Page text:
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• • • Being a journal by artist and designer John Coulthart, cataloguing interests, obsessions and passing enthusiasms.


 

Weekend links 73

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Johnny Trunk of Trunk Records reissued the soundtrack to The Wicker Man in 1997. Mr Trunk’s latest delve into the cultural past is Own Label: Sainsbury’s Design Studio, a book from Fuel examining the supermarket chain’s packaging design of the 1960s and 1970s. Creative Review shows some examples while I have to note the uncanny similarity between one of the posters for The Wicker Man and an old Sainsbury’s corn flakes box. Now we see that the Old Weird Britain wasn’t only hiding in the fields and the folk songs but was also lurking on the supermarket shelves.

Related: a new DVD set from the BFI, Here’s a Health to the Barley Mow: A Century of Folk Customs and Ancient Rural Games. And let’s not forget the ley lines of Milton Keynes, and a new edition of Ritual by David Pinner, said to be the novel which inspired The Wicker Man.

• “He wrote me…” Sans Soleil (1983), Chris Marker’s beguiling accumulation of memories, dreams and reflections, is recalled in a Quietus piece entitled Things that Quicken the Heart. Not the first time on DVD as it says there (Nouveaux Pictures released it with La Jetée in 2003) but it’s good to know it’s being reissued.

• Marker’s film references Tarkovsky’s Stalker a couple of times, most notably in the comment, “On that day there will be emus in the Zone.” Geoff Dyer has what he describes as “a very detailed study” of Stalker out next year.

I don’t like those commentators who keep on saying that London will never be the same again. London is always the same again. I remember those comments were made very loudly after the [July 2005] terrorist attacks – “London will never be the same again, London has lost its innocence” – it was all nonsense. London was exactly the same again the following day. Rioting has always been a London tradition. It has been since the early Middle Ages. There’s hardly a spate of years that goes by without violent rioting of one kind or another. They happen so frequently that they are almost part of London’s texture. The difference is that in the past the violence was more ferocious, and the penalties were more ferocious – in most cases, death.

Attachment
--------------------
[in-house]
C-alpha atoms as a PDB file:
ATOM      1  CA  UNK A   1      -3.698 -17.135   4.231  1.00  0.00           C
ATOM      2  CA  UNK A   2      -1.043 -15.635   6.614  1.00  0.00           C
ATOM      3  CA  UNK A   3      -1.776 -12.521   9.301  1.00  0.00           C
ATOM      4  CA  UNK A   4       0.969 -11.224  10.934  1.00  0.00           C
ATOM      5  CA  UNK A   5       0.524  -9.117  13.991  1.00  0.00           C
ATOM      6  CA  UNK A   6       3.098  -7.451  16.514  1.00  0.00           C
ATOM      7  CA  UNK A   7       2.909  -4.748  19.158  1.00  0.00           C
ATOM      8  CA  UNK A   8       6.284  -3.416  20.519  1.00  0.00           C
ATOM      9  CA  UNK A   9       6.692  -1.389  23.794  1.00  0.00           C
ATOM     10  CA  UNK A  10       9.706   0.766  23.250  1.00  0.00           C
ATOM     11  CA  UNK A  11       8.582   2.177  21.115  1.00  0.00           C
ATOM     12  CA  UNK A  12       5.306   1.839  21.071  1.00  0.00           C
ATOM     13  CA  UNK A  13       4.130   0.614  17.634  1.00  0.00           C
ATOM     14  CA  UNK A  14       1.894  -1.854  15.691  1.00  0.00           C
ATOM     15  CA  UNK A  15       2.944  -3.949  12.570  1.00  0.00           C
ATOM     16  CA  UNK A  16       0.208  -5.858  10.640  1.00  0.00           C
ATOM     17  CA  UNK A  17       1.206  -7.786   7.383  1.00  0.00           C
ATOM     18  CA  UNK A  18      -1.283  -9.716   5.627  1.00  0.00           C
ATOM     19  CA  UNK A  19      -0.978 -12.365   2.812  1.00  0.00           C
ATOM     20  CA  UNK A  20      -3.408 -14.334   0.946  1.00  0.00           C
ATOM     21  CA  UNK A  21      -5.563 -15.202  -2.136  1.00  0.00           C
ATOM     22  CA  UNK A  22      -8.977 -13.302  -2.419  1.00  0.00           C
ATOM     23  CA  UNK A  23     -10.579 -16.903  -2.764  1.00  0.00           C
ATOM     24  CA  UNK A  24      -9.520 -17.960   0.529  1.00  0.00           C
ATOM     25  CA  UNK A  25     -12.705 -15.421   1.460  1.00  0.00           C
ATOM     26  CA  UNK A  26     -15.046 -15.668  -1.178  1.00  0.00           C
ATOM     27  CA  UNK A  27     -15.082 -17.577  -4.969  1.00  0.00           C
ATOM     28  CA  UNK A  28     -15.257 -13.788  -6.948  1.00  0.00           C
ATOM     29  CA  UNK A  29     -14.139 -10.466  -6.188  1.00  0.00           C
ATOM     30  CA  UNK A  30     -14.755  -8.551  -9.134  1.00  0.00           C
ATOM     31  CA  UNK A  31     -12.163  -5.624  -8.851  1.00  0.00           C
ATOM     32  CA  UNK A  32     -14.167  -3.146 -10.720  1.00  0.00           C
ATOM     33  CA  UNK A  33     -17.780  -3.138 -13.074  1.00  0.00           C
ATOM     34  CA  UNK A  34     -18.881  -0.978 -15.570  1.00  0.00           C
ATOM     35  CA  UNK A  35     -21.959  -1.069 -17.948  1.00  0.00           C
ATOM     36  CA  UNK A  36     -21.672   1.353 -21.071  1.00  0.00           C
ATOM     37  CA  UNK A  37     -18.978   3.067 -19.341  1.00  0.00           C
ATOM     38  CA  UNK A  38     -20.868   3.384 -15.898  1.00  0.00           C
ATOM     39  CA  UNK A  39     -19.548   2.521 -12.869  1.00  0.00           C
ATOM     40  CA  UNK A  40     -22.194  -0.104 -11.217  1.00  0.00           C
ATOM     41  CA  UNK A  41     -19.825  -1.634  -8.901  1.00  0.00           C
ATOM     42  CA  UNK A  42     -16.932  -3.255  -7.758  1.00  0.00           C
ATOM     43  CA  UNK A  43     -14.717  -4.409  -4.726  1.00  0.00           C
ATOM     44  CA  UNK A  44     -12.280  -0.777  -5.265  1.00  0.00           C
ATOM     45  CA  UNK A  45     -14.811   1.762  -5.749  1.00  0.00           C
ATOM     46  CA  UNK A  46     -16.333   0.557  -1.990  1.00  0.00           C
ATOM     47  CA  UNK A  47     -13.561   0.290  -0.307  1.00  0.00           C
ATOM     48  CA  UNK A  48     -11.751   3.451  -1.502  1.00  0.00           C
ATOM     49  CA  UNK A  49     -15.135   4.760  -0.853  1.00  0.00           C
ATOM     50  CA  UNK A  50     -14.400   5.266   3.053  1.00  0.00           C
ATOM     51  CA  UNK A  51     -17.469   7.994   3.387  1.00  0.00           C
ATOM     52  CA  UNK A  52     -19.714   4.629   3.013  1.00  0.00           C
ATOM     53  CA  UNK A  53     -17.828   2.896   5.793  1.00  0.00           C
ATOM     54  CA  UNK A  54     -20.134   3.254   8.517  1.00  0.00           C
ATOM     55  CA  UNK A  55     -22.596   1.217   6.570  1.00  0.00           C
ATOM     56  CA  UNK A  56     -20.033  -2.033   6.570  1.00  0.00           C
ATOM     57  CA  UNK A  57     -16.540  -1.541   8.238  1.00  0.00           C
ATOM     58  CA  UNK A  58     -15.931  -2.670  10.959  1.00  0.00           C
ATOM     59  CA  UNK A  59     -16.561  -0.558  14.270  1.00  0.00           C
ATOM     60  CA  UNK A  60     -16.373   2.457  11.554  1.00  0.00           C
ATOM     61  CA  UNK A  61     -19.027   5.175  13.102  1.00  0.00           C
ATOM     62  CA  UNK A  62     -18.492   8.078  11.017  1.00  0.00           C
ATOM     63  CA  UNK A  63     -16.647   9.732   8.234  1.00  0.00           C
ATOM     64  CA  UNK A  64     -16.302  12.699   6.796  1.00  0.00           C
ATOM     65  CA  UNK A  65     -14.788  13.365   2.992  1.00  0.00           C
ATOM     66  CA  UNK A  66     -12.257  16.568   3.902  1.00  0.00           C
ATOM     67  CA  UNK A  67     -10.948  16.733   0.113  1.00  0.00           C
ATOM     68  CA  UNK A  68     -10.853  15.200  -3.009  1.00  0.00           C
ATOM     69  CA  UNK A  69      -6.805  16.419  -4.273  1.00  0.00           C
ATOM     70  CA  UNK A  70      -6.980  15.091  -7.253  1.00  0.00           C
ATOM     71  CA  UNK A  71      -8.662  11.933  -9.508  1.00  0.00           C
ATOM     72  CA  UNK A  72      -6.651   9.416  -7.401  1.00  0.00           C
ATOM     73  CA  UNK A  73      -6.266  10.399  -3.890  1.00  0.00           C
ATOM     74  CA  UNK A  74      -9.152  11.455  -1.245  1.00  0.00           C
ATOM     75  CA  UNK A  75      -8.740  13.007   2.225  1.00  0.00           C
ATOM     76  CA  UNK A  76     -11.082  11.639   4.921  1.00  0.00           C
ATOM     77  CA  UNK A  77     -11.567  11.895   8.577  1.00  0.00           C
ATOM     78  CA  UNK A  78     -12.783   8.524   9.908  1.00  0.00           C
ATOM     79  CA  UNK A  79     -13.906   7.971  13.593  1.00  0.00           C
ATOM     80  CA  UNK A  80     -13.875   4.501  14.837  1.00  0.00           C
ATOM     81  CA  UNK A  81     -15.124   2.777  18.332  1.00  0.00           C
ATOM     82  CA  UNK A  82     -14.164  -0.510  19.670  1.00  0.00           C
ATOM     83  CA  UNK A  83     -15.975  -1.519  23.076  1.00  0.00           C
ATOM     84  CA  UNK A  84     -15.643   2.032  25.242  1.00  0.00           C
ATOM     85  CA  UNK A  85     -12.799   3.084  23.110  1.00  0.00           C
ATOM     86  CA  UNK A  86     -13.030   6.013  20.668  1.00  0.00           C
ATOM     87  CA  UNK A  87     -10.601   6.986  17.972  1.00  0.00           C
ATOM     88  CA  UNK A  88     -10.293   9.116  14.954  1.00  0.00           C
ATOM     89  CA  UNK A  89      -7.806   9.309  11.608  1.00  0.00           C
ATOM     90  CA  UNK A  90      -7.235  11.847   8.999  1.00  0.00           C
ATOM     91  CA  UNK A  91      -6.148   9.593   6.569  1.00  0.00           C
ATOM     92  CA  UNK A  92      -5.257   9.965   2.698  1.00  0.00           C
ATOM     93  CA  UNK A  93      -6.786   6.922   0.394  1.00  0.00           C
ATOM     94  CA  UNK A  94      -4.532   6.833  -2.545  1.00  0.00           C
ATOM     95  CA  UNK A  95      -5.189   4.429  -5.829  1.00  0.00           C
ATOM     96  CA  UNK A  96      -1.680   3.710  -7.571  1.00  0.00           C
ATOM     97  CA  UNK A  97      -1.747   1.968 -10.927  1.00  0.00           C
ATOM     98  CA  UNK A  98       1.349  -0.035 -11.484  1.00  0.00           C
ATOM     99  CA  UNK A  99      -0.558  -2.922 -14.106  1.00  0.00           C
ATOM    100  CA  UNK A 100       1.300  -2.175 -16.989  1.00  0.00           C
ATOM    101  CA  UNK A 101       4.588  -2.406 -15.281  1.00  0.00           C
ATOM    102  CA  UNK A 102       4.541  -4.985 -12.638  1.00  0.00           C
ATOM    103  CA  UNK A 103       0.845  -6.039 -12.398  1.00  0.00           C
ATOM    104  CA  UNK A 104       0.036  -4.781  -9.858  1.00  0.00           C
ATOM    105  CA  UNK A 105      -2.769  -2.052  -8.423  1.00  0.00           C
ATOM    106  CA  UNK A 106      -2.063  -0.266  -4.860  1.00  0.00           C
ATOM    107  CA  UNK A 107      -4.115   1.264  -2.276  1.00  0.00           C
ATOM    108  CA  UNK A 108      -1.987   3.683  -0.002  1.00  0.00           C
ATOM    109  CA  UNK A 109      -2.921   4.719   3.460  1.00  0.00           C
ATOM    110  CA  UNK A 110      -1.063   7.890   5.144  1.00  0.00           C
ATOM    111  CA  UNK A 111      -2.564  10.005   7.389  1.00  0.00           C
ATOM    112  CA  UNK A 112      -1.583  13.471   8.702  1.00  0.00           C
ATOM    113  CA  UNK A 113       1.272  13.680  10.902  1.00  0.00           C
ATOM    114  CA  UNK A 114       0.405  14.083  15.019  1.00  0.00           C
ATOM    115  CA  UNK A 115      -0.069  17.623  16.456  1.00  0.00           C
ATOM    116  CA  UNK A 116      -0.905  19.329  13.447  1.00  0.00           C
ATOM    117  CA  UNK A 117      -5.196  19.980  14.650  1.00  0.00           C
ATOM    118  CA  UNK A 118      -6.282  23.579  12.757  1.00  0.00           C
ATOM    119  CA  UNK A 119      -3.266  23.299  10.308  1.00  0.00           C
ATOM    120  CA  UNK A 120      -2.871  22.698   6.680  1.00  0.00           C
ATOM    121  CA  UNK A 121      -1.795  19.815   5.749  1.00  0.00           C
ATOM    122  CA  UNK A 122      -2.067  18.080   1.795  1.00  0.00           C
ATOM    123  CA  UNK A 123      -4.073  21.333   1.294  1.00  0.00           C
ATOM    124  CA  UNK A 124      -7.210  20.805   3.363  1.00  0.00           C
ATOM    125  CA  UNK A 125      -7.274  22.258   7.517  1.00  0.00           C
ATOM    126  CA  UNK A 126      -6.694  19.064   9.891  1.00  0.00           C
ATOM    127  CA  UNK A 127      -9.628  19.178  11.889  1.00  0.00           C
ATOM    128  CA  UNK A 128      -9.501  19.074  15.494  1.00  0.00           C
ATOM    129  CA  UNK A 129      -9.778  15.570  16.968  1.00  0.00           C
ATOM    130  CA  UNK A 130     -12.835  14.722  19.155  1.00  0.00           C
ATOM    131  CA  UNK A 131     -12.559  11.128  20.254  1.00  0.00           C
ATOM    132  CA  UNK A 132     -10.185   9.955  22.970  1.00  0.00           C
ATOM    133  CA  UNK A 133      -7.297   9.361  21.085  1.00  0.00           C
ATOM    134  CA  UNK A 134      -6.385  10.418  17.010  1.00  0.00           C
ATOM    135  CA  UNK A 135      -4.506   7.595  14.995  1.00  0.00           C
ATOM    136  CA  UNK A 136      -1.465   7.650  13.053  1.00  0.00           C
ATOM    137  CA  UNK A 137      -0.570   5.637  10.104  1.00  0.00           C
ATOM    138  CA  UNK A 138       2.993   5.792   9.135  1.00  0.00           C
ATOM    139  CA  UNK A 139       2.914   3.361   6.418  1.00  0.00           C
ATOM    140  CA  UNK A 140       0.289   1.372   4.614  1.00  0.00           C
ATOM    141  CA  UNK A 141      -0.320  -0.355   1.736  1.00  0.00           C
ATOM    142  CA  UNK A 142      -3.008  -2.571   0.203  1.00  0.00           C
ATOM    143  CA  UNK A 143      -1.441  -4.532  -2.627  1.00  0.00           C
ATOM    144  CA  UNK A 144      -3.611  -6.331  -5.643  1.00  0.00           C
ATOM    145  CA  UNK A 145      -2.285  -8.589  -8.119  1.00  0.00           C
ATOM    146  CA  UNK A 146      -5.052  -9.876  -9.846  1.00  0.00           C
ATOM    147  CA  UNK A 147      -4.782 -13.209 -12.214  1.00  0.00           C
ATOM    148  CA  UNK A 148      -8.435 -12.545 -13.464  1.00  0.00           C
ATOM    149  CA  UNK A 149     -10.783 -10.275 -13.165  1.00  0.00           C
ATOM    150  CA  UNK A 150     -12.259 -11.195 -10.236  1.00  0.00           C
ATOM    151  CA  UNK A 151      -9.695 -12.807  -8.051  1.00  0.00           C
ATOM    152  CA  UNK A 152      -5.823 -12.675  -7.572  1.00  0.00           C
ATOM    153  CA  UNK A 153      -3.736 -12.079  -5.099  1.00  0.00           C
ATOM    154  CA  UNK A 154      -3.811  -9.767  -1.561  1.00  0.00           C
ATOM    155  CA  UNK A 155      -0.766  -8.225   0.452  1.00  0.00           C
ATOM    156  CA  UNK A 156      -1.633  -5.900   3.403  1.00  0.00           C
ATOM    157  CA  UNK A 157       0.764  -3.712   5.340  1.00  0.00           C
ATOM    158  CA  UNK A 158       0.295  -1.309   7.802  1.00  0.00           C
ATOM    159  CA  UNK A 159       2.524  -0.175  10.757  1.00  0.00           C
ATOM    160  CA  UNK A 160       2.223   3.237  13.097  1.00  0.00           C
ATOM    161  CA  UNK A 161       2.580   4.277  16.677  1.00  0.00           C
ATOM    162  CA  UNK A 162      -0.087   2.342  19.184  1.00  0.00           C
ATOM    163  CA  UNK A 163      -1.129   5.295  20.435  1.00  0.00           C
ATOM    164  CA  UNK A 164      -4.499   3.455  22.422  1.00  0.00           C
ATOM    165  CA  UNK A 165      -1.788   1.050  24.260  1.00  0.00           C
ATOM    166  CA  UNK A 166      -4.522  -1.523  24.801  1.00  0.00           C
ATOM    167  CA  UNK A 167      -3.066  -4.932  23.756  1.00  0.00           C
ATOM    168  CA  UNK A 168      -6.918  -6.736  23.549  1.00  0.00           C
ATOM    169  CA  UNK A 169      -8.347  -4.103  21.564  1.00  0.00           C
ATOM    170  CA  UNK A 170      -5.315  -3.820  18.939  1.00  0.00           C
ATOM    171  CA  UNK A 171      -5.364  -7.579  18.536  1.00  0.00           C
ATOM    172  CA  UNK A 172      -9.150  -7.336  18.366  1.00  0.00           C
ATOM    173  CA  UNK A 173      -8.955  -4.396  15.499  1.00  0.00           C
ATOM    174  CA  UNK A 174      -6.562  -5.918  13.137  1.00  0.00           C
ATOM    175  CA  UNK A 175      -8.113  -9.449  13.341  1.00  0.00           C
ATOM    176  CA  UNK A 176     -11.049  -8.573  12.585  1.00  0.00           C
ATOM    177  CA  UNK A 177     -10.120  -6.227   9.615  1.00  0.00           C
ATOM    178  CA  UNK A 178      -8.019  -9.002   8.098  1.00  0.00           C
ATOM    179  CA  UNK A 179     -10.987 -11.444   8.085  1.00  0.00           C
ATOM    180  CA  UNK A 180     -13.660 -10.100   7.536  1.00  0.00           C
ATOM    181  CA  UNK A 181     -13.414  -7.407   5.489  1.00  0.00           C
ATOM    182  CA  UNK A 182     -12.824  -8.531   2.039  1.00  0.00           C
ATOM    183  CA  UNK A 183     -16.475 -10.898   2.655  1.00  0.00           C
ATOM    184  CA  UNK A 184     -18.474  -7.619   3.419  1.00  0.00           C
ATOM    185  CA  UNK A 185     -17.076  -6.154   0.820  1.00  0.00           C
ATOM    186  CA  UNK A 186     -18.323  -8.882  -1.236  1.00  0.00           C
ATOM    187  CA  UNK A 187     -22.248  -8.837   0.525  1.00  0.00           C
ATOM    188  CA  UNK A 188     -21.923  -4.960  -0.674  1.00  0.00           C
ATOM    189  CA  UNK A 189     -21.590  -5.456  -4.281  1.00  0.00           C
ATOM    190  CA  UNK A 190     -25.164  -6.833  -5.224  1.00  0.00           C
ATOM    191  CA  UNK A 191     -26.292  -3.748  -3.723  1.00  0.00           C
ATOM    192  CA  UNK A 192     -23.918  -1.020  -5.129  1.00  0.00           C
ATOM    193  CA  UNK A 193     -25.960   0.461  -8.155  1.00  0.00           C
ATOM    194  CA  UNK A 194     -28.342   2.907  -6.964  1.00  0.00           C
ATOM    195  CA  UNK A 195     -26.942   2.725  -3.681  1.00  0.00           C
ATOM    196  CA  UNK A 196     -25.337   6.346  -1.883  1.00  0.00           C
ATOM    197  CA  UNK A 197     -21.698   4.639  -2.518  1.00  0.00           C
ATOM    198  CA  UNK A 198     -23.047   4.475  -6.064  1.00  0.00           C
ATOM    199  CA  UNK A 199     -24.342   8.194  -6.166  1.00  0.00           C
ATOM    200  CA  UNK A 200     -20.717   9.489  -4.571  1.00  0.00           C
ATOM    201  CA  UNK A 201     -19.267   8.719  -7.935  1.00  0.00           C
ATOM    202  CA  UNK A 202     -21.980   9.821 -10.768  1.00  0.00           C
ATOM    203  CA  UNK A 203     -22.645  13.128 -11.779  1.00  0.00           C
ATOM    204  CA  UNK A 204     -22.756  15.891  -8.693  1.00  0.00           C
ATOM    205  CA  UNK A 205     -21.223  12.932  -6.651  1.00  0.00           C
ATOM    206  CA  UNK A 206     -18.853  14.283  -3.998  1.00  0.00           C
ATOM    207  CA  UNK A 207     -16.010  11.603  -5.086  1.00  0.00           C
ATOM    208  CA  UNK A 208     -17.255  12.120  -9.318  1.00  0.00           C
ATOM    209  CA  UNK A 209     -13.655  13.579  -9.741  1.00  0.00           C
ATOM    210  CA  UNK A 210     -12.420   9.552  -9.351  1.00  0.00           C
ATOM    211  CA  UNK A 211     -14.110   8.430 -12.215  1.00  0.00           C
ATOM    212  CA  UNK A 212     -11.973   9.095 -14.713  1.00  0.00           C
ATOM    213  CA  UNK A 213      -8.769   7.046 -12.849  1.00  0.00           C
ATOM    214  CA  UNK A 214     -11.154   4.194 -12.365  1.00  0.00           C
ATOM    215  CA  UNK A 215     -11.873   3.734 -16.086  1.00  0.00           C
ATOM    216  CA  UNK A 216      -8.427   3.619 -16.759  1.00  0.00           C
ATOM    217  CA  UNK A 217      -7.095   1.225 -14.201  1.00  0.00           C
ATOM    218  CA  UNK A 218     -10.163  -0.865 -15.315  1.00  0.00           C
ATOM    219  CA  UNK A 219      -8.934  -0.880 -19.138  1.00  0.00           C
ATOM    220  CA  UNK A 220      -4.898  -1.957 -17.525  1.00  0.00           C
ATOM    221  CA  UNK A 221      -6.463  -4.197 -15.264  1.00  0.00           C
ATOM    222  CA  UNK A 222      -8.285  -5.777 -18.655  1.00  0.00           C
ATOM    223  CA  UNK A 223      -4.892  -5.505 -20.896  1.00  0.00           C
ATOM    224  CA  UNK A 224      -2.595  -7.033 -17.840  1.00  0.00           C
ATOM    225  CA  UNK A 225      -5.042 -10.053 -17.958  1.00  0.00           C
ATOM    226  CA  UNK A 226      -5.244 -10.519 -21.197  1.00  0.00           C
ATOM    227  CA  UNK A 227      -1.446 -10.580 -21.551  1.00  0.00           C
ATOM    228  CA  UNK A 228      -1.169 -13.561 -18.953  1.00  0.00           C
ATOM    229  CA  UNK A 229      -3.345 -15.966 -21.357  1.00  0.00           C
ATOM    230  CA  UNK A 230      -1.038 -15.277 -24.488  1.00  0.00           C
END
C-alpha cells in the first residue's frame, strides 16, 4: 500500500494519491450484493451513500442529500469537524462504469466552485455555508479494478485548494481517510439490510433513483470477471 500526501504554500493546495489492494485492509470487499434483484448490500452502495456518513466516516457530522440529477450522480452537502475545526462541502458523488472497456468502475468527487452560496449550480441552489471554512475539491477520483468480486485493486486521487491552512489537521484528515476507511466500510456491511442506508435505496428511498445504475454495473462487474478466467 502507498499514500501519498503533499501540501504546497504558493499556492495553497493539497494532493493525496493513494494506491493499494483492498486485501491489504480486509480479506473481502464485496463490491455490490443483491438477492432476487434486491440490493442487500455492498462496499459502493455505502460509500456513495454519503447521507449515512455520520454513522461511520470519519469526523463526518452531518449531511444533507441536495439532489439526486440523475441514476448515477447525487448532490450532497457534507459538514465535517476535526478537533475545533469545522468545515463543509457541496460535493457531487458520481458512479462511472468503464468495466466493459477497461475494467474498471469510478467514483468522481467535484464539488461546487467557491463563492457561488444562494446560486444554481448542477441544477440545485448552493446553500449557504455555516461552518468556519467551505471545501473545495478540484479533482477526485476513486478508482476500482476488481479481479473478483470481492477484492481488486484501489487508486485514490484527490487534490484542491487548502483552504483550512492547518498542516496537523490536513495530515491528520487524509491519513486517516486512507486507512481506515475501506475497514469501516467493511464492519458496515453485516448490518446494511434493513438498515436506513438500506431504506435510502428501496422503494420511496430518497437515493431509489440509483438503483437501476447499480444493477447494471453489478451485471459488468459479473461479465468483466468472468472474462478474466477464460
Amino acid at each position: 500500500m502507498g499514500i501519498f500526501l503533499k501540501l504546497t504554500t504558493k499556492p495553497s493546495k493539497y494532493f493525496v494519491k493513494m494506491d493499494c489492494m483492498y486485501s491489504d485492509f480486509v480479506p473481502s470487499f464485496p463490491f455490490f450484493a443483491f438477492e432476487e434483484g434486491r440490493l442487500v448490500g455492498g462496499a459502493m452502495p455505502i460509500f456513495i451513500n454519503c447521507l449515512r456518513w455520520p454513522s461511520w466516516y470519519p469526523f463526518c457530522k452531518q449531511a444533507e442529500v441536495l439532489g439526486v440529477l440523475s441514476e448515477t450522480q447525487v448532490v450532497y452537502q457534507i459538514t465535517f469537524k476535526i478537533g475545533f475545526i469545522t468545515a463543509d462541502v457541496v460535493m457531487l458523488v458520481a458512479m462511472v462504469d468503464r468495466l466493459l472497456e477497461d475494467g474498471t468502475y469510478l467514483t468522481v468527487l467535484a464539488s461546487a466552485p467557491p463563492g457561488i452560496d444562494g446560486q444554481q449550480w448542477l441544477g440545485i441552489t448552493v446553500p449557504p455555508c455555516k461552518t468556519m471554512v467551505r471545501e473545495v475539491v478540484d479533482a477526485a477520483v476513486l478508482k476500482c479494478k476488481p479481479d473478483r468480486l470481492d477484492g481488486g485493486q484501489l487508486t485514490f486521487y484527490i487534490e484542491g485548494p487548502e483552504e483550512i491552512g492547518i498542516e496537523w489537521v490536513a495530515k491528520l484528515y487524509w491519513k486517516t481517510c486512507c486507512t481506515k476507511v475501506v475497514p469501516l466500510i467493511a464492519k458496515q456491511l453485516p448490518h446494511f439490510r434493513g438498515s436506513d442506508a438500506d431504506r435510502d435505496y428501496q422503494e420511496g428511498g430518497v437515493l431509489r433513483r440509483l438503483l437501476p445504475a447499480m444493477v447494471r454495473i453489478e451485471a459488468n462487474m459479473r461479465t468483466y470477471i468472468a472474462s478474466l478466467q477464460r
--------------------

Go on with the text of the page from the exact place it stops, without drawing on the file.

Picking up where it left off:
Peter Ackroyd, reminding us that the Four Horsemen of the Apocalypse don’t wear hoodies and ride bikes.

Wolf Fifth: “rare vinyl records from the golden era of avant garde and experimental music”. And in FLAC as well, not crappy mp3; I want to hear all those scratches uncompressed, dammit!

Another great mix at FACT, this time compiled by snd who throw together Morton Feldman, Siberian shamen, Einstürzende Neubauten, Dome, Oval and many others.

• Colin Marshall asks “how weird is Australia?” in an appraisal of Nicolas Roeg’s Walkabout.

A Comprehensive Solution to the Tokyo Umbrella Problem.

• More poster art from Hapshash and the Coloured Coat.

Morbid Excess, a series of drawings by May Lim.

Conrad Schnitzler (1937–2011) by Geeta Dayal.

Neopolitan cephalopods.

Willow’s Song (1973) by Paul Giovanni & Magnet | The Willow Song (1989) by The Mock Turtles | Wicker Man Song (1994) by Nature and Organisation.

 


 

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2 comments or trackbacks

  1. #1 posted by Clive Hicks-Jenkins

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    Making the visual connection between the cornflake pack and the Wicker Man image was a stroke of brilliance John. (Hardly surprising given your eye for design!) And listening to Willow’s Song, both in original form and the later recordings, was a blast from that past that I’m much obliged to you for. Thank you for conjuring some stirring recollections.

  2. #2 posted by John

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    Heh, thanks. I think I have an over-developed visual memory.

    I love the Wicker Man soundtrack, it’s one of the many things that makes the film so unique. I linked to the version from the soundtrack CD since it includes the extra verse about milking a bull.

 


 

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